Also, while Con doesn't change for Beast Shape, if a druid wildshapes into an elemental or plant form, Con adjustments will apply. Elder Earth Elemental looks like a tank.
I did find this after a whole lot of googling, but I can't see how it's all being calculated so I can check for errors. (For example, I think it's neglecting to apply a dex penalty to flat-footed AC.) No place to apply feats like Powerful Shape, either. Obviously I could just do that by hand, but the whole point of trying to find (or make) such a resource is so that I don have to do this all by hand, which means I don't need to worry about forgetting something, or slowing down combat because I need to look up stuff (which is what I experienced my first game with this character).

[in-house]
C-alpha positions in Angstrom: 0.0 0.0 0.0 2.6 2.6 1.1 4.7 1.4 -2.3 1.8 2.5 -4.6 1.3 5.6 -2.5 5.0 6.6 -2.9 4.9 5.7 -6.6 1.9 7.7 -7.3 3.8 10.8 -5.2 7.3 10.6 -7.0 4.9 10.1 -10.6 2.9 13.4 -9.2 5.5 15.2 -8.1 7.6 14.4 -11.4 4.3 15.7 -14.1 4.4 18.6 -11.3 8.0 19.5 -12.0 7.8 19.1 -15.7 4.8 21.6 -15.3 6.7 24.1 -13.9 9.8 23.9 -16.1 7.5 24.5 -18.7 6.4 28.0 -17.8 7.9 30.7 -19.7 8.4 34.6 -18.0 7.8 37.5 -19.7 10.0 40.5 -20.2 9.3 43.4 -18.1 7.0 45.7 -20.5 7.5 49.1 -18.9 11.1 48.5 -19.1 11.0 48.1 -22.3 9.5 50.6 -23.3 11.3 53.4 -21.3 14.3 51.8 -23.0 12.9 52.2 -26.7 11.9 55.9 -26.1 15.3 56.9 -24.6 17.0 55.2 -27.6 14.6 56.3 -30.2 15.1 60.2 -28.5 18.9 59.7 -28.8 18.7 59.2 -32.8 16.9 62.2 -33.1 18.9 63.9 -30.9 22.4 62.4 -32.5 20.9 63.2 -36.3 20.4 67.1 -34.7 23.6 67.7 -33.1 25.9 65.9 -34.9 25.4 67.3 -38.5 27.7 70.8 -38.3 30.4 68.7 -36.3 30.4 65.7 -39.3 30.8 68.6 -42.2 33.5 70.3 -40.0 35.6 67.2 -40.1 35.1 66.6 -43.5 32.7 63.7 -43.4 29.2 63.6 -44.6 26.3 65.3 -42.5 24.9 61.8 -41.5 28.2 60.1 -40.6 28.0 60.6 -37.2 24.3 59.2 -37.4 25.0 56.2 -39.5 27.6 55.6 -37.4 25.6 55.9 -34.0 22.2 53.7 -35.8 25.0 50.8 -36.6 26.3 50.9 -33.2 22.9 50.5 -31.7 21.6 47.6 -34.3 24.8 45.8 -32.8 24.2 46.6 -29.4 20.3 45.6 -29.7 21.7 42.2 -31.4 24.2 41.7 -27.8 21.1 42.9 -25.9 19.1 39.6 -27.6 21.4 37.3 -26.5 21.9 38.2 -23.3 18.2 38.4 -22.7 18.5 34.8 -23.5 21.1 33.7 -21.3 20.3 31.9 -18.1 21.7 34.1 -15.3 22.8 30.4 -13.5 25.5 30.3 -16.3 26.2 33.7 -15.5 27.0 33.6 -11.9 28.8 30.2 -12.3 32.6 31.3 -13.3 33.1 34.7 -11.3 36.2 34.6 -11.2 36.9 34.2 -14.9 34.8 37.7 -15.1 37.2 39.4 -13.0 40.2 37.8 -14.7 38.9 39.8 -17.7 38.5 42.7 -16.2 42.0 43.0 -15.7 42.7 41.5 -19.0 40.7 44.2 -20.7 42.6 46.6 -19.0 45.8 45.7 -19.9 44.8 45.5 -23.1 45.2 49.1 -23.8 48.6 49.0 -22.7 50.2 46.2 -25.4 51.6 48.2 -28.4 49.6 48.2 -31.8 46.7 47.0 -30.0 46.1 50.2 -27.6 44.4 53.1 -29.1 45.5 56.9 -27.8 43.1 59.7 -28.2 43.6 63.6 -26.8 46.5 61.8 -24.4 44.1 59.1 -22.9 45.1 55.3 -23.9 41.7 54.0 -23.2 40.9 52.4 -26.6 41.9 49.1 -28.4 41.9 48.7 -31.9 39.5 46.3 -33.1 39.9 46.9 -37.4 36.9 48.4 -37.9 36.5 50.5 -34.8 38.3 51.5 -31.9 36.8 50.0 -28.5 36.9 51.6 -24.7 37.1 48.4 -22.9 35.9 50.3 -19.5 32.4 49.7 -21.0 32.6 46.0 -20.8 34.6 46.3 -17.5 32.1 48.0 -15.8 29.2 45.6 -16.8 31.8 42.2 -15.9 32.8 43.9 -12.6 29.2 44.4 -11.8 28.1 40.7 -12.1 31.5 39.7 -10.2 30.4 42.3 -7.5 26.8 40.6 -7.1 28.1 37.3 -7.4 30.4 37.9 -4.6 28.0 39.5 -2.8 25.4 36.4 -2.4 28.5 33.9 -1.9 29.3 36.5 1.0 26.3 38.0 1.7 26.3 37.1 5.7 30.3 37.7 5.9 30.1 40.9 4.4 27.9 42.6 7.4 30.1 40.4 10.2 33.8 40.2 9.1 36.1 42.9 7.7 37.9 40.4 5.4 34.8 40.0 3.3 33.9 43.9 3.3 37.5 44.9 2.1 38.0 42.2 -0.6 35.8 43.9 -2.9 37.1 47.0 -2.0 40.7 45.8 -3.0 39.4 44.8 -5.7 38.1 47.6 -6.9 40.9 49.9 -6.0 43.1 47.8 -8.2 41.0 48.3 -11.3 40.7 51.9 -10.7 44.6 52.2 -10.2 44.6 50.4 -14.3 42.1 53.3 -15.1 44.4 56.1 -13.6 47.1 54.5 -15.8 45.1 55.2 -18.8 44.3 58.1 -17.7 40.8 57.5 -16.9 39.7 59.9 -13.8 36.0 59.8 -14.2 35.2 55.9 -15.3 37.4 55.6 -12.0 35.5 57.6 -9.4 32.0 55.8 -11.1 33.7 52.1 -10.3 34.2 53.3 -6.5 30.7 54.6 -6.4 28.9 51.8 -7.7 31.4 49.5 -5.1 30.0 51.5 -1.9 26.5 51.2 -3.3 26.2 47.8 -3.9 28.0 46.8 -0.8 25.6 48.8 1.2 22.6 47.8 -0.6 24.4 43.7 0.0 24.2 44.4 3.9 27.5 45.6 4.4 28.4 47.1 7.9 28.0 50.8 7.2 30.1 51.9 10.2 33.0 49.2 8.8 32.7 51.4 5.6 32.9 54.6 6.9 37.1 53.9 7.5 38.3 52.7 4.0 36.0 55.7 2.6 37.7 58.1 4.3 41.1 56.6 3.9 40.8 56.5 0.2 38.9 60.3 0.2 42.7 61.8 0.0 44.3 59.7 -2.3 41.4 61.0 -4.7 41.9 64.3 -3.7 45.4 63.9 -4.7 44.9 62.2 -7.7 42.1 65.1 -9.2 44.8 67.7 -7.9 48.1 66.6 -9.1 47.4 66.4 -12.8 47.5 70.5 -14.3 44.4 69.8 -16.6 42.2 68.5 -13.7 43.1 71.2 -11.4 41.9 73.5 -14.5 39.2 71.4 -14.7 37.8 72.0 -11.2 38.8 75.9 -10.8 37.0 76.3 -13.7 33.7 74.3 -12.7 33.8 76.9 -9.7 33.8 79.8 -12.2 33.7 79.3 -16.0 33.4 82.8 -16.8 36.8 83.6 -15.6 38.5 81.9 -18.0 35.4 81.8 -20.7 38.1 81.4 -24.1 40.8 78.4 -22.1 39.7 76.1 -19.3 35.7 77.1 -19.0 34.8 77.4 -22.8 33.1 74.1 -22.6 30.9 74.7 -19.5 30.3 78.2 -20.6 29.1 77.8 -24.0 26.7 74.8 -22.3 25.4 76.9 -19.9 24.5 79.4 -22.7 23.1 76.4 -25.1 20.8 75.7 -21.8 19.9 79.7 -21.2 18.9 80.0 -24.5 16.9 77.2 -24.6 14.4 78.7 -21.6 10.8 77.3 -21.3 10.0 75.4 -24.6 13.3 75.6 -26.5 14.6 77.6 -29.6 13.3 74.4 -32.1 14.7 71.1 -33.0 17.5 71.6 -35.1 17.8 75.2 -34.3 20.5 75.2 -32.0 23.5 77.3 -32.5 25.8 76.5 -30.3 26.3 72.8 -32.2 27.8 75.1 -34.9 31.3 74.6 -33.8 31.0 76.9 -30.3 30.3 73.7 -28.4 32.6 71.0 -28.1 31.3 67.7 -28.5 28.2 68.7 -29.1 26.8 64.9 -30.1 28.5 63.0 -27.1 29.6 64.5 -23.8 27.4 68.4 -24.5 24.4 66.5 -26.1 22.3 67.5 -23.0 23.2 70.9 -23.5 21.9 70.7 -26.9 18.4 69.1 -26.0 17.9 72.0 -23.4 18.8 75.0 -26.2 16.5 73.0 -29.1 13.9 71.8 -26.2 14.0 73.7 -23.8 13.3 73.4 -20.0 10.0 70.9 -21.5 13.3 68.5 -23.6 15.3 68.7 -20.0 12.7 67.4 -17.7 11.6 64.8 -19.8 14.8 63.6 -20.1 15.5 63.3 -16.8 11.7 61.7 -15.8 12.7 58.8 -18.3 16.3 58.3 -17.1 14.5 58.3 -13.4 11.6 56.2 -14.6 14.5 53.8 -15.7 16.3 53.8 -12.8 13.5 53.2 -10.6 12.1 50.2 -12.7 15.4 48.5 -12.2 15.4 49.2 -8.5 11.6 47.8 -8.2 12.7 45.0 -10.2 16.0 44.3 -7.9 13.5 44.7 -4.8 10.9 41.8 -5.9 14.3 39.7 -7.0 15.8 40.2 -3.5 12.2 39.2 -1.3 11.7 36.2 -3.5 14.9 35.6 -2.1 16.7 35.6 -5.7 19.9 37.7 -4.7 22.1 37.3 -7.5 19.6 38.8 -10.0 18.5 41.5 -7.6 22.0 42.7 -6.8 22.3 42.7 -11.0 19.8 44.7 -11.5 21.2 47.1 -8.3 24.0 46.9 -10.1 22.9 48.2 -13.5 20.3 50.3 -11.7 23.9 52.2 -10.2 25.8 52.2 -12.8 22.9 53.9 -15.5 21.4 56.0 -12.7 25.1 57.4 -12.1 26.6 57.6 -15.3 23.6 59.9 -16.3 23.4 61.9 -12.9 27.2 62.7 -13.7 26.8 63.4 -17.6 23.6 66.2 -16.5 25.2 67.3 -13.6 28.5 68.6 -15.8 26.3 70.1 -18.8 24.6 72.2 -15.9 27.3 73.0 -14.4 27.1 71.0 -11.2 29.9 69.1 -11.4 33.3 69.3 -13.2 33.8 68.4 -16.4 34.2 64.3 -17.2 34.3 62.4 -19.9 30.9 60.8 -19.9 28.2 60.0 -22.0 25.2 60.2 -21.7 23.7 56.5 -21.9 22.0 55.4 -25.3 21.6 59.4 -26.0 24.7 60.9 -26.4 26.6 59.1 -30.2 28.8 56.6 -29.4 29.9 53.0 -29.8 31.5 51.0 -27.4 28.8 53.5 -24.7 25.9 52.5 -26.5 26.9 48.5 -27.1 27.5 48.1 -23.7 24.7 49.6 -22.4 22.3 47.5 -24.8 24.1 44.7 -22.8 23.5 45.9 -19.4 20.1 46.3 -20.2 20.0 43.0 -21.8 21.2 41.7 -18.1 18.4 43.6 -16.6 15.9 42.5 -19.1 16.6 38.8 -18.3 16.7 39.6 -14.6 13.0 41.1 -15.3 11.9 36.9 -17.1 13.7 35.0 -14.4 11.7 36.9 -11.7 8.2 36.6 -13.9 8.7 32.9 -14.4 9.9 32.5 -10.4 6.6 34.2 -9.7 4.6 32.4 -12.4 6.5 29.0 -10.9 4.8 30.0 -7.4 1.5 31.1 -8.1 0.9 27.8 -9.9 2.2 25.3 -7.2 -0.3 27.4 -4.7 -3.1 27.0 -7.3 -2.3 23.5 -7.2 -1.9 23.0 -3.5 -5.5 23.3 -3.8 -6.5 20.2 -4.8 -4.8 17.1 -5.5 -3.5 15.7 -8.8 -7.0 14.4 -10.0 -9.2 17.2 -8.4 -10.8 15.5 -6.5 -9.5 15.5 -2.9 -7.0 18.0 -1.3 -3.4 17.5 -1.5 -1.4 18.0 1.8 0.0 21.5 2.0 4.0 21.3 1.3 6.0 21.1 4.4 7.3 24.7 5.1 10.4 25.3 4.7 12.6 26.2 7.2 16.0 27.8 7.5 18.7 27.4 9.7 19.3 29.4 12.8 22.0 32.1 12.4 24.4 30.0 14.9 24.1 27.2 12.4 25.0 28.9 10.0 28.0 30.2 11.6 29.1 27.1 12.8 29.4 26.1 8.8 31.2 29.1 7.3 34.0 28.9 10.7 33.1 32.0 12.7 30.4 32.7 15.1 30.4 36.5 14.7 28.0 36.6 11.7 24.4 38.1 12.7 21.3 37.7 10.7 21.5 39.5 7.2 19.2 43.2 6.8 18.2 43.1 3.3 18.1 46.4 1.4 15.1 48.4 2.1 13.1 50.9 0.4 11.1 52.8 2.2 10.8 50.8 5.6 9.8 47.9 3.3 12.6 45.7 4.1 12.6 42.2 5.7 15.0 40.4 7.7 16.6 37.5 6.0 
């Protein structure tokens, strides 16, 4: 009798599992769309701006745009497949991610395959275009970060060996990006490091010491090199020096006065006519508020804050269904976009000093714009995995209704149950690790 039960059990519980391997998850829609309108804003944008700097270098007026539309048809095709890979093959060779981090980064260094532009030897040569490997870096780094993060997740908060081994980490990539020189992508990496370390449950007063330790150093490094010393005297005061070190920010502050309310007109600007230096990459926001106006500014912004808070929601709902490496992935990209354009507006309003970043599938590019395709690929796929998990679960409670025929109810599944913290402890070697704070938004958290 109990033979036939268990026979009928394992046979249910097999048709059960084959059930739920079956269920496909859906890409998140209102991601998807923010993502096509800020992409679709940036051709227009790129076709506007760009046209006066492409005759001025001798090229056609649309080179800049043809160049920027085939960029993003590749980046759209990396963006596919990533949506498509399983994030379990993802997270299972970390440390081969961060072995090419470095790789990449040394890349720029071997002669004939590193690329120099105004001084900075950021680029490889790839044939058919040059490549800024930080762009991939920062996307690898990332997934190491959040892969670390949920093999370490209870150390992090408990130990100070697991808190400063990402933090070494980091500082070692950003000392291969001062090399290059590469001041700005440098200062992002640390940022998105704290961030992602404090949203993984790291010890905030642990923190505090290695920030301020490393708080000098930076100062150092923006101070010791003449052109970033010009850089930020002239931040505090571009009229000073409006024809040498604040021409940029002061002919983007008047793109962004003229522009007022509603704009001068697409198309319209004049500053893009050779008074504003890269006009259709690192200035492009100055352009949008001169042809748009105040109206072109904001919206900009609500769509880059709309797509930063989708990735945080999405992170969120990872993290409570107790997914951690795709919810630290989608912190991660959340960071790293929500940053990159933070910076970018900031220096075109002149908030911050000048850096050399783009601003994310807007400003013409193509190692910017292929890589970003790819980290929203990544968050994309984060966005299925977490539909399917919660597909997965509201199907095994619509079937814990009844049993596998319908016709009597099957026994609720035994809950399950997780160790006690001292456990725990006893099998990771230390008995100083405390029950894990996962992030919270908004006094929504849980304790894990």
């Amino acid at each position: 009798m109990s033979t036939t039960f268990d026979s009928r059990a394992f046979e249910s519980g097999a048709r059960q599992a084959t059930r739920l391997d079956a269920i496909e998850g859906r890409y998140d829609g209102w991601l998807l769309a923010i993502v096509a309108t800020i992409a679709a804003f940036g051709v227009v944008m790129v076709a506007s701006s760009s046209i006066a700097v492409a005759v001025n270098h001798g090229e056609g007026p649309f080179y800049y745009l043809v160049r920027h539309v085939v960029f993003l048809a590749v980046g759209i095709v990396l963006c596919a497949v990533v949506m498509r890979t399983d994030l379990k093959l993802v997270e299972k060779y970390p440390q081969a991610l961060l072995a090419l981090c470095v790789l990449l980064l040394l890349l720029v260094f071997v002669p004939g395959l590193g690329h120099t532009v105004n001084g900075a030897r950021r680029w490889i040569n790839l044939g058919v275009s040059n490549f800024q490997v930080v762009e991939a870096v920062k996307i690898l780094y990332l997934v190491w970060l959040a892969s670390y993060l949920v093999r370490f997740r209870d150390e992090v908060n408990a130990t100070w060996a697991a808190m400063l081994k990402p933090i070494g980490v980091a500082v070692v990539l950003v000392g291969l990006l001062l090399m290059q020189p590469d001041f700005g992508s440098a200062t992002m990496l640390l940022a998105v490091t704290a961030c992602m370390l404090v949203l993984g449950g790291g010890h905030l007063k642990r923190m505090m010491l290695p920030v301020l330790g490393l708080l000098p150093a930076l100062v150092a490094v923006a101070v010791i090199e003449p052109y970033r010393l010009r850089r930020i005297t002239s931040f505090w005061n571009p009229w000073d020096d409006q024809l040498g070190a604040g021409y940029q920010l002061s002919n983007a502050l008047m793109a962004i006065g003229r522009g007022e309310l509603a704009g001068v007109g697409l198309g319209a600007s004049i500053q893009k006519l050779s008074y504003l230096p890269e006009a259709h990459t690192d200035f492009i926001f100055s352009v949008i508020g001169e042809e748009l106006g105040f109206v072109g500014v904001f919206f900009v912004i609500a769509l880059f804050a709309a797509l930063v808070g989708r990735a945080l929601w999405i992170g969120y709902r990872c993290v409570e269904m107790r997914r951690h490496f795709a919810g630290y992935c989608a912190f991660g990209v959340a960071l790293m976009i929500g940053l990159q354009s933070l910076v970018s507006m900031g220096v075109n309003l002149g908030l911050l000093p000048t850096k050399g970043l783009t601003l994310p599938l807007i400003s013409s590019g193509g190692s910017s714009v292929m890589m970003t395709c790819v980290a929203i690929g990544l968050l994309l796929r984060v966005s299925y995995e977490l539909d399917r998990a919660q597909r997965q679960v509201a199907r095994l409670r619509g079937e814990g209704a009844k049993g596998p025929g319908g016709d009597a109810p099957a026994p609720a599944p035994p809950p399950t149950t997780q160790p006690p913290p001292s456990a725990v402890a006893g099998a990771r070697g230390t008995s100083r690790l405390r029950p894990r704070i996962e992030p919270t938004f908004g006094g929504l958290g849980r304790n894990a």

I suppose a wild shape spreadsheet would be a useful resource for the community as a while, not just forgetful math-challenged people like me who are playing a druid for the first time.